BASSETERRE, St. Kitts — In an effort to protect the interests of employees and further safeguard the stronger and safer future for all, the Team Unity Administration has committed to revisiting the Protection of Employment Act to address several matters, in particular as they relate to the Severance Payments Fund.
The Protection of Employment Act was originally passed in 1986. It was revised in 2002 and is now known as the Protection of Employment Act Chapter 18.27. The Act “makes certain provisions in respect of termination of employment; the establishment of a Severance Payments Fund; payment of severance payments to employees; and for other related or incidental matters.”
Prime Minister Dr. the Honourable Timothy Harris, while speaking at his monthly press conference on October 1, indicated that the review of the Act will look at matters pertaining to “the sustainability of the Fund, eliminating abuses, rationalization of pay-outs and recalibration of the Fund in the context of emergencies and pandemics.”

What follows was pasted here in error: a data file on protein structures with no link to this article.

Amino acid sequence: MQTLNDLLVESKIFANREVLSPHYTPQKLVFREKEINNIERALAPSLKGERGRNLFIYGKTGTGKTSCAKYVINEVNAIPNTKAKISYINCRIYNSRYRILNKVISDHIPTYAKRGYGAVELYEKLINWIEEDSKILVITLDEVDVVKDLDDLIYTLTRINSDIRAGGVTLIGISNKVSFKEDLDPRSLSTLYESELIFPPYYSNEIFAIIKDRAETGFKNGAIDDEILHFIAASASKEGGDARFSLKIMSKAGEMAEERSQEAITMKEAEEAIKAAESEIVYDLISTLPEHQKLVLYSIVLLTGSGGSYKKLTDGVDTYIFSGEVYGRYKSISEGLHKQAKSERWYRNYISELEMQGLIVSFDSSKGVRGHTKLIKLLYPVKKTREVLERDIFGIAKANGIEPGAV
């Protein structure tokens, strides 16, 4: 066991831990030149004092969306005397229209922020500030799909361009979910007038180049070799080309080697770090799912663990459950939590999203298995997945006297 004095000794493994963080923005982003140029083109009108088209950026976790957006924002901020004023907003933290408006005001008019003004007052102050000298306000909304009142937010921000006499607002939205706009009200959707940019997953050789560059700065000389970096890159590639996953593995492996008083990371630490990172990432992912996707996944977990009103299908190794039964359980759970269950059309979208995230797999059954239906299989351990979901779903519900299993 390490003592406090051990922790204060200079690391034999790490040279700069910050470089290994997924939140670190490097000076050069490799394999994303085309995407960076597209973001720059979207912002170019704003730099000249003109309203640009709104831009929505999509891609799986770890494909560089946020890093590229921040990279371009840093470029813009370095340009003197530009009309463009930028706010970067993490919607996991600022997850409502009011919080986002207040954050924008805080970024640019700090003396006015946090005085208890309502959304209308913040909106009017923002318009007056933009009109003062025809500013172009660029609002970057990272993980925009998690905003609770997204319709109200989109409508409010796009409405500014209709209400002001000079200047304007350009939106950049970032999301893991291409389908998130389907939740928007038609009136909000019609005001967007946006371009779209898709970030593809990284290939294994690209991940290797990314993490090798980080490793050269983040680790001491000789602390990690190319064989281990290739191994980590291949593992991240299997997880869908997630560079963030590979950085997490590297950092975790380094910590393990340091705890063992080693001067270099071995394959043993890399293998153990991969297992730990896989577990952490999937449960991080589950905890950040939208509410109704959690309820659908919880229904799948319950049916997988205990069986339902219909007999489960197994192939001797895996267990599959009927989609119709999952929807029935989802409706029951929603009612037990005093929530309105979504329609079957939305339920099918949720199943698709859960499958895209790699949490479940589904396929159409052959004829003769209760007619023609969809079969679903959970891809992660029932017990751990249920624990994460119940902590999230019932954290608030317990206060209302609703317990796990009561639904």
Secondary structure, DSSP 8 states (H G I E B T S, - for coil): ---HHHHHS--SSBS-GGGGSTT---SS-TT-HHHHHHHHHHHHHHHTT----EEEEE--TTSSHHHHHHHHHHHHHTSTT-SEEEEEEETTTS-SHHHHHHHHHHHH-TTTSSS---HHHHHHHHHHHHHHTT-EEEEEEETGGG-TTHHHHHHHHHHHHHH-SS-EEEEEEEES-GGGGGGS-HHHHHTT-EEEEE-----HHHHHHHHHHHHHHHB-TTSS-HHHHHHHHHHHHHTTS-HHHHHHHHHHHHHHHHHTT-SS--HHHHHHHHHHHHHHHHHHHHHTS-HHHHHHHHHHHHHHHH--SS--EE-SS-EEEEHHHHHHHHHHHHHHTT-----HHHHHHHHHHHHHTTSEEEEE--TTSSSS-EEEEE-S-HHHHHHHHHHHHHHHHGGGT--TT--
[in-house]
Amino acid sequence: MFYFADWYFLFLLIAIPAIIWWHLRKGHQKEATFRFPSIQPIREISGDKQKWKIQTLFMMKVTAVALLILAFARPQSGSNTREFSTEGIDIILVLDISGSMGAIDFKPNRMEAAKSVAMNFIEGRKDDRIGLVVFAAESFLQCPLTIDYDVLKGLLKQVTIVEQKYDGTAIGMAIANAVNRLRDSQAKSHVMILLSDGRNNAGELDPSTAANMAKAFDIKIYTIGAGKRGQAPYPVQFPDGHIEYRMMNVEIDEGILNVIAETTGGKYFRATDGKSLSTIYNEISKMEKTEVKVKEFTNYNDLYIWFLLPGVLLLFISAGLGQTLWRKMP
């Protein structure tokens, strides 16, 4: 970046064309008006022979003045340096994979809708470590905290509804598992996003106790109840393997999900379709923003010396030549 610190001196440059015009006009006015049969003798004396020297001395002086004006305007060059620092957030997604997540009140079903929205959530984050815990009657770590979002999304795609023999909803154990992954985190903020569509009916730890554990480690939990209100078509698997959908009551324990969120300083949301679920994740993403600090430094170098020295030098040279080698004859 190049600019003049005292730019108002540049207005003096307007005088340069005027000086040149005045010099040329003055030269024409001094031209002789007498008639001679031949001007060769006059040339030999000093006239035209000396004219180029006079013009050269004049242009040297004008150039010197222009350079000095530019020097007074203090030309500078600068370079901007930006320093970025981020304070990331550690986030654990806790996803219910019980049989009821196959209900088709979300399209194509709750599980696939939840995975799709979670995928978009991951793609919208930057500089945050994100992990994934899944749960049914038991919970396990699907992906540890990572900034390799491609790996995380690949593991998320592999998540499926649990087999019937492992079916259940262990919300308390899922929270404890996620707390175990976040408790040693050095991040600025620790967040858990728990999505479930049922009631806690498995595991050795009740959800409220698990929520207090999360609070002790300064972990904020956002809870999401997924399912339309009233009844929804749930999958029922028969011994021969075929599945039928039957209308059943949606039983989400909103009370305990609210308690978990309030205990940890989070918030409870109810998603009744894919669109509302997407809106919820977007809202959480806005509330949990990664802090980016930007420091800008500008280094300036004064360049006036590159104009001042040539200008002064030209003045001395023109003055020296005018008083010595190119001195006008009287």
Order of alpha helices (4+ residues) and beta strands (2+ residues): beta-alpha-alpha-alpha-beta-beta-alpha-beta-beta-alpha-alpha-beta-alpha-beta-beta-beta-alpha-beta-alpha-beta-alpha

Prime Minister Harris said they are currently awaiting the input from the other participants on the National Tripartite Committee – specifically the Chamber of Industry and Commerce and the workers’ representatives.
Dr. Harris said the Team Unity Administration inherited a Severance Payments Fund which had been in the red, resulting in hundreds of former employees dissatisfied with lengthy delays in receiving payments.
“We have been addressing these issues in a careful manner so as not to further haemorrhage the Severance Fund. Additionally, to correct errors and neglect of the former administration my government has procured the services of an actuary to make determinations on how the financial viability of the Fund can be sustained to protect employees in the future. We await that study and subsequent discussion by the tripartite committee,” added Prime Minister Harris.
Earlier this year, the Government injected EC $11.1 million to cover the cost of COVID-19-related redundancies and long service payments.
As of September 22, the Department of Labour had received a total of 1,800 claims. To date, 425 of those claims have been processed at a value of $7.3 million.